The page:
Your event has concluded successfully, and you’re now sitting on a huge pile of great photos and videos. Mission accomplished, right? Au Contraire! Now is the time to engage all your event attendees, supporters and volunteers on social media. Go through your photos and pick out the best ones to share with your community.
The number of photos you’ll upload to Facebook or Instagram will obviously depend on how many you’ve taken, but be sure to cut out the fat as much as possible. No one wants to browse through 50 similar shots of the same folks milling around. Instead, just select the best ones. Also, don’t use all the best photos in one post. Plan your content in a way that will allow you to use these photos all year long.
Make sure to tag as many folks as you can. This might require a bit of research to match names with faces and to figure out who is on which social media platform. However, it’s well worth it to form new connections with your supporters and to increase your social media presence. Finally, be sure to write some witty captions that provide context. This way, you’ll be sure to kindle a discussion in the comments section and keep the album at the top of everyone’s news feed.
And if you find yourself sharing a photo of your peeps sporting Bonfire shirts, be sure to mention us @bonfire – you’ll make our day!
6. Save Your Photos for Later
Down the road, you’ll find countless opportunities to use your treasure trove of images. Do yourself a favor and back up those high-resolution files somewhere safe – don’t keep them on the camera card, and don’t regard your Facebook album as the definitive copy. Facebook will permanently lower the quality of your photos by compressing them to lower their file size.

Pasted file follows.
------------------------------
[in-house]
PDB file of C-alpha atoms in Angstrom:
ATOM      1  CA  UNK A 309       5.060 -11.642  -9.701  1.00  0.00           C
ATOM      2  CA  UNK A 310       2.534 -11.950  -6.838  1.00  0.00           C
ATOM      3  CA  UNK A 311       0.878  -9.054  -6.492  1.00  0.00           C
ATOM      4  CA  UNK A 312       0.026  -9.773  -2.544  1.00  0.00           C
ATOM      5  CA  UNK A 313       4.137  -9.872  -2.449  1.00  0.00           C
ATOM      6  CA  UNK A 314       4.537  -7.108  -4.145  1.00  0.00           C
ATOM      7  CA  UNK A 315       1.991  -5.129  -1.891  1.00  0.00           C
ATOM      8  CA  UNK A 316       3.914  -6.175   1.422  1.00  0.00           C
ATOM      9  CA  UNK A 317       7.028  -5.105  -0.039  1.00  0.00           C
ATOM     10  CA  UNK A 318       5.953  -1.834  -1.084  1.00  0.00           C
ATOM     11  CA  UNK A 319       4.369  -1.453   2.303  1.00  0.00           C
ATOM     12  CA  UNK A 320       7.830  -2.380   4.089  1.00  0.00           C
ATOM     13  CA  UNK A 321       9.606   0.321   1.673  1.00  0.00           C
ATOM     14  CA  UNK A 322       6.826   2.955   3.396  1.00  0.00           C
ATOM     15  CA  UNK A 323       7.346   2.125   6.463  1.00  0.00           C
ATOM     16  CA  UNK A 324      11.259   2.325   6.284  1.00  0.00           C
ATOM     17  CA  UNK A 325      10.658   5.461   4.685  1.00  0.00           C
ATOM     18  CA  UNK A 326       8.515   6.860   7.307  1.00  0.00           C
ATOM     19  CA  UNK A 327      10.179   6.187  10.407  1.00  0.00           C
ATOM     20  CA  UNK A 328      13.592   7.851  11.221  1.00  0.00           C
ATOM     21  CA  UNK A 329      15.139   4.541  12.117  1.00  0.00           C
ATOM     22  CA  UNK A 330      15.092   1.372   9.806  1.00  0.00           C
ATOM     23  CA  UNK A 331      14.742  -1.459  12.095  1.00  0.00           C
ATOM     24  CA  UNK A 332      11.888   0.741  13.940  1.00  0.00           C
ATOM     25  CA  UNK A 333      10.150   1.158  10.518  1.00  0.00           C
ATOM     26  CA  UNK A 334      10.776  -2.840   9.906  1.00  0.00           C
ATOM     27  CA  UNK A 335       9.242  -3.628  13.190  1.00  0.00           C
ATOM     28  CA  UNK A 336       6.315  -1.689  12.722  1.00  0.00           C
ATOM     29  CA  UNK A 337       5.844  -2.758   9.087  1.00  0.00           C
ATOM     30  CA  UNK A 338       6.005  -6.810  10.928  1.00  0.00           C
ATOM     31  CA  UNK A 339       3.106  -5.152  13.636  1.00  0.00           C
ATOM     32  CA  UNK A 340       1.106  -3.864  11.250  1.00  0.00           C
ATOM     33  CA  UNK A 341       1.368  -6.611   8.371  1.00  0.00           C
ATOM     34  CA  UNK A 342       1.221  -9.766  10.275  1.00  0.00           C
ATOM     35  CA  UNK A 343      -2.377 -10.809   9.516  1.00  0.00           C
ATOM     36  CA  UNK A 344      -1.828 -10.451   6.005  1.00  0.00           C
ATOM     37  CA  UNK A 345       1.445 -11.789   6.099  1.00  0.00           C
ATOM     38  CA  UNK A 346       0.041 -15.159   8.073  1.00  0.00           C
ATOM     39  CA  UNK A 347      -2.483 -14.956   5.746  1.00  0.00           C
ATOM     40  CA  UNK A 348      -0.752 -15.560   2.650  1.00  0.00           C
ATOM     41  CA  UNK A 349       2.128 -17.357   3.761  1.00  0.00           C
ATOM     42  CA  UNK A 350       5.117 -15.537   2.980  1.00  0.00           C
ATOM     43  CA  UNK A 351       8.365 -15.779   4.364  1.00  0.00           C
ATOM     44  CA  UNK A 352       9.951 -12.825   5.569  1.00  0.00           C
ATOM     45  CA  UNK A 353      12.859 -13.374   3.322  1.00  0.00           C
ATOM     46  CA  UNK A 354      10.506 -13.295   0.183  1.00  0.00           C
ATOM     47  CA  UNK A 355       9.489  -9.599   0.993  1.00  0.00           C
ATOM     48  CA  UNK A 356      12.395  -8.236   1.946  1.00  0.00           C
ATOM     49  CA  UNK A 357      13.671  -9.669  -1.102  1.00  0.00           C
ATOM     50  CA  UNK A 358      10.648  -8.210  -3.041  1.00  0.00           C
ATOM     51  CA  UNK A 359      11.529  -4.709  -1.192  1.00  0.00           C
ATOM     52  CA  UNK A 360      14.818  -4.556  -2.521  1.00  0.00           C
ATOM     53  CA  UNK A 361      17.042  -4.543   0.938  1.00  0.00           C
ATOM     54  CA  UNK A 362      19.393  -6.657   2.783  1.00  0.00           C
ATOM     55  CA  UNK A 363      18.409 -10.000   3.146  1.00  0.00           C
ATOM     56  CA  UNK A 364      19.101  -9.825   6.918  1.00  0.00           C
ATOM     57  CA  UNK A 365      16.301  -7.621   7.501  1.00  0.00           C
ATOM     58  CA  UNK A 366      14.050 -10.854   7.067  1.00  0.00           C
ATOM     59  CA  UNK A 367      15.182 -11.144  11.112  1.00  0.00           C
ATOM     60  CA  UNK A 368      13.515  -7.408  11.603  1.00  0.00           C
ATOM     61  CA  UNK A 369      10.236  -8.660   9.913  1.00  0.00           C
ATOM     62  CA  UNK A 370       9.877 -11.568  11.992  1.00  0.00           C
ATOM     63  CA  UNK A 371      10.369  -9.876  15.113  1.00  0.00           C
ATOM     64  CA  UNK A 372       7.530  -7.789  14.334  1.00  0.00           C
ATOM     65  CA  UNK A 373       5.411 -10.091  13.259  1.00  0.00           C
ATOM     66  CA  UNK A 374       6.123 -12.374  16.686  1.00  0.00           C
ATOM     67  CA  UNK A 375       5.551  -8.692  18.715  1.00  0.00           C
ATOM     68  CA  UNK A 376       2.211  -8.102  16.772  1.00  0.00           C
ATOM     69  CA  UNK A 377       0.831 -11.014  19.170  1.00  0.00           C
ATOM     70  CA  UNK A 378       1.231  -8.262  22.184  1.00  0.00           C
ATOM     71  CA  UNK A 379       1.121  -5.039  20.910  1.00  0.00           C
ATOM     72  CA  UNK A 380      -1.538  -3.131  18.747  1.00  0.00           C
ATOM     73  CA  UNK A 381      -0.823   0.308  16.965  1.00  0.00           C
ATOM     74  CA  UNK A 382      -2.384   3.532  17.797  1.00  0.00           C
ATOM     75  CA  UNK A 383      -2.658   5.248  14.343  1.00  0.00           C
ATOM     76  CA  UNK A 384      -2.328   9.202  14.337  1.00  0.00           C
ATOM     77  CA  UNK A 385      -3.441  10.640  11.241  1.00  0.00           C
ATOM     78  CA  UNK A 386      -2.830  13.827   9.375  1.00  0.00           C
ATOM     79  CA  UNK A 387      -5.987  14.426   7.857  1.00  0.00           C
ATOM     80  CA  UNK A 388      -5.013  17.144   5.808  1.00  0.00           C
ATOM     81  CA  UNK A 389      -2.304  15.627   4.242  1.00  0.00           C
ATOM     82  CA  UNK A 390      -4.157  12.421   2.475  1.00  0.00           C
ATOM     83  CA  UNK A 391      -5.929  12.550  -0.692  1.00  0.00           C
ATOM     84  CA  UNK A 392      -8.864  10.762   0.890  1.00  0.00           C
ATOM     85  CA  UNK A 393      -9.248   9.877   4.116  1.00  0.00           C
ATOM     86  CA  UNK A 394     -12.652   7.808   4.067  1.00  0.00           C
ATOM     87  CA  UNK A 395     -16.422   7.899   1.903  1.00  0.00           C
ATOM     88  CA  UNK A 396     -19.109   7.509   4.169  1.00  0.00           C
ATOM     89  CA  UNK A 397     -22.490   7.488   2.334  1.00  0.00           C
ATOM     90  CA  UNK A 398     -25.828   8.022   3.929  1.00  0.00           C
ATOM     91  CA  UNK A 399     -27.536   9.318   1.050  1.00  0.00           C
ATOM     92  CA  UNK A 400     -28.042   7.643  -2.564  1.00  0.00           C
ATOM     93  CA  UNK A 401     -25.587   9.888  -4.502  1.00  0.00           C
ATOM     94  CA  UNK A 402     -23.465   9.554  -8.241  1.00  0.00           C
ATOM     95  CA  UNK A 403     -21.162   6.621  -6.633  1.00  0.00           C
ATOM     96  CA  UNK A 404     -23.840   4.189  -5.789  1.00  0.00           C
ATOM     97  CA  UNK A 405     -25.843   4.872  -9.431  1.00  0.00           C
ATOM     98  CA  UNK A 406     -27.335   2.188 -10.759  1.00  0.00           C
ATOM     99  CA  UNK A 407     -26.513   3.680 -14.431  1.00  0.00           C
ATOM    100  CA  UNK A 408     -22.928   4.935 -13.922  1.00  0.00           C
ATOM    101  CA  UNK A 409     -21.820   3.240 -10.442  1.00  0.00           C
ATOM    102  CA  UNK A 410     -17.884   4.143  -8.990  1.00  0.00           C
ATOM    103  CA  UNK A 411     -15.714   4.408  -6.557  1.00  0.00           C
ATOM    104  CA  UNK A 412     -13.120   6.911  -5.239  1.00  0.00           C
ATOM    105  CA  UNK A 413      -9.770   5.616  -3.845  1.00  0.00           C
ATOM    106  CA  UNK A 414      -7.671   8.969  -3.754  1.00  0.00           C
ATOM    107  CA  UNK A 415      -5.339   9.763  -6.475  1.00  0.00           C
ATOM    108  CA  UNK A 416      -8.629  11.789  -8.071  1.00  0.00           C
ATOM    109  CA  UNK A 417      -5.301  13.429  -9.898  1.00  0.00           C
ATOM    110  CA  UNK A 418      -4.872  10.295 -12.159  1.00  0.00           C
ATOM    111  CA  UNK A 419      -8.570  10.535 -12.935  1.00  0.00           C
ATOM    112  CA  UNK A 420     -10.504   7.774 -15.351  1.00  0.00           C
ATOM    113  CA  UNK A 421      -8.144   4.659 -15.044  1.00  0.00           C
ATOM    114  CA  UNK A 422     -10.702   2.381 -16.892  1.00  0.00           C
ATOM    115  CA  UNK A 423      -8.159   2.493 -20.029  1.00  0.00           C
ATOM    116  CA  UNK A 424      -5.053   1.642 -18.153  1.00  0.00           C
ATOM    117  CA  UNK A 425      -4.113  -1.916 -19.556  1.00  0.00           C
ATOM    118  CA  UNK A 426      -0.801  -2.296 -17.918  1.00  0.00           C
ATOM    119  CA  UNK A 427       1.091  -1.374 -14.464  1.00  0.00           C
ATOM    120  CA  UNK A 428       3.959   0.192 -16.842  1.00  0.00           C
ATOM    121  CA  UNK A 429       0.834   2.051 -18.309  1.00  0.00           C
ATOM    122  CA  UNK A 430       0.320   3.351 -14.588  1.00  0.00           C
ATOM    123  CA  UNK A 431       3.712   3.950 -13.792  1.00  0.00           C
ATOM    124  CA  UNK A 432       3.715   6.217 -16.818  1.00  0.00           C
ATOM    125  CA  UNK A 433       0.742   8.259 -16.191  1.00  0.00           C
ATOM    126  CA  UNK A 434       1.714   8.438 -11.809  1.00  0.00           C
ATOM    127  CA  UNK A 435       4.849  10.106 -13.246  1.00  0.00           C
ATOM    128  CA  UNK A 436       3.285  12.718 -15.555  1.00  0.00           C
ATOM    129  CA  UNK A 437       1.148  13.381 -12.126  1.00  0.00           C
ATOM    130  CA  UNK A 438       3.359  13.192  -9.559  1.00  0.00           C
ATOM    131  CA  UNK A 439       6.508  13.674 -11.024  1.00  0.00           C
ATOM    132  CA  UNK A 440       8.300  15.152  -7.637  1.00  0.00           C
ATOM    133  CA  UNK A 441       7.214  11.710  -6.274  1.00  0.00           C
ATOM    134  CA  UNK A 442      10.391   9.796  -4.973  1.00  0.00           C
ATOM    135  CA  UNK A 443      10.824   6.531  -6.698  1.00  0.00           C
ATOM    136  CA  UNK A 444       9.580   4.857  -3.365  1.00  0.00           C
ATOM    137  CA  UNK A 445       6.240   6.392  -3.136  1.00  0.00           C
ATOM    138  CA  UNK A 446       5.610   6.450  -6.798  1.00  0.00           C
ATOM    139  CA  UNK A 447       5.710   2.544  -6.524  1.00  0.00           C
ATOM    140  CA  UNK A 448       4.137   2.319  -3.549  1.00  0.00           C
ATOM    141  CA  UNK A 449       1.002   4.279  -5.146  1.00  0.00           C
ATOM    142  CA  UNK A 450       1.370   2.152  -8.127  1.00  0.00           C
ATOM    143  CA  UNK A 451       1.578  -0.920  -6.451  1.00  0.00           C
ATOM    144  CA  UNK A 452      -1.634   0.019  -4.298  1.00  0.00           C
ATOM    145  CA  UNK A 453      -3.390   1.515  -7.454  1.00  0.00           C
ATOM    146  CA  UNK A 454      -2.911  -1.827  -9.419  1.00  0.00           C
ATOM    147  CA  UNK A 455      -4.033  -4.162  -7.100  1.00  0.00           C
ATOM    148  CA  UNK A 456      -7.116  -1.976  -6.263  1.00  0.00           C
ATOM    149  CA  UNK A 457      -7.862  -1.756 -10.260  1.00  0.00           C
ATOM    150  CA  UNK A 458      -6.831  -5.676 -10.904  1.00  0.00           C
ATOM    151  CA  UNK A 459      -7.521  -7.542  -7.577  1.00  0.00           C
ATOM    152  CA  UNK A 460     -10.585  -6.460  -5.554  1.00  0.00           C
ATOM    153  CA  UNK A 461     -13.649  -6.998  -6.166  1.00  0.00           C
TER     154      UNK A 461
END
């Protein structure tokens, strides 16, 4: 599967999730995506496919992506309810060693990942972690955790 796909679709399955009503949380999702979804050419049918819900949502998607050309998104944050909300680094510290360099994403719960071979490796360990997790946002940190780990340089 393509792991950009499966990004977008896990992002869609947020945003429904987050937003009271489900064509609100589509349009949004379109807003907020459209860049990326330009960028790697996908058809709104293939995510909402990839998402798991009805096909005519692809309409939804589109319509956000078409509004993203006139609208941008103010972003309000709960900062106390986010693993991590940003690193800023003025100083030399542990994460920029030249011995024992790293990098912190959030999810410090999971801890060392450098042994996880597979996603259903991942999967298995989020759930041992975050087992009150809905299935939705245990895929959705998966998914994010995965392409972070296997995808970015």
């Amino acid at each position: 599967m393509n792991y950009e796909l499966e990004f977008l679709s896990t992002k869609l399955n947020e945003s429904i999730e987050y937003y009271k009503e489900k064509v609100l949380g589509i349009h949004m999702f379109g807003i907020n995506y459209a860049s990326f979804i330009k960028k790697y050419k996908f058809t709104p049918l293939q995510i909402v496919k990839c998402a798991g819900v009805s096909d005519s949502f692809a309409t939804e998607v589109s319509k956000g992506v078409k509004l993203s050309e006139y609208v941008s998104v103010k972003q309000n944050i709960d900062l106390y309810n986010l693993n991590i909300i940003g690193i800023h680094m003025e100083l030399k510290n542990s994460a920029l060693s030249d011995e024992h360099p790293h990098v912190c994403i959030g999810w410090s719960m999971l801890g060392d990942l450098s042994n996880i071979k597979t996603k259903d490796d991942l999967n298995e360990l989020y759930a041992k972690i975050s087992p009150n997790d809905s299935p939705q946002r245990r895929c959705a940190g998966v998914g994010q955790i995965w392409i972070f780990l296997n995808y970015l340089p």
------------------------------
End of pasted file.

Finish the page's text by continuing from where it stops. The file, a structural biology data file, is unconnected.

But what opportunities might present themselves down the road? If you raised money using Bonfire, photos of your community in their t-shirts will prove a crucial tool to drive future sales. Nobody wants to feel left out, and when you post that group shot of everyone in their matching t-shirts, you’ll appeal to those who didn’t purchase last time around. Be sure to add these photos to your campaign profile and use them on social media when promoting your next round of shirts. If you’re re-launching a campaign, just reach out to us, and we’ll be happy to add your pics to your page.
Also, think of how you’re engaging your supporters through written communication. Like it or not, many people won’t take the time to read through a lengthy text-only email blast, blog post or newsletter article. Instead of letting their eyes glaze over, dazzle their senses with one of your colorful event photos. Engaged readers will be more likely to respond to your appeals for donations or calls for volunteers. If you’re a nonprofit of any size, use the photos to spice up your annual report. You’ll transform a blasé wall of text into a vibrant, dynamic story for your stakeholders.
Finally, if your event is an annual one, you’ll soon find yourself once again appealing to prospective attendees. What better way is there to entice folks to attend than indisputable, photographic evidence that it’ll be a blast? Include last year’s photos in your invitations, and watch the RSVPs roll in.
We hope these tips help you make your next event even more successful.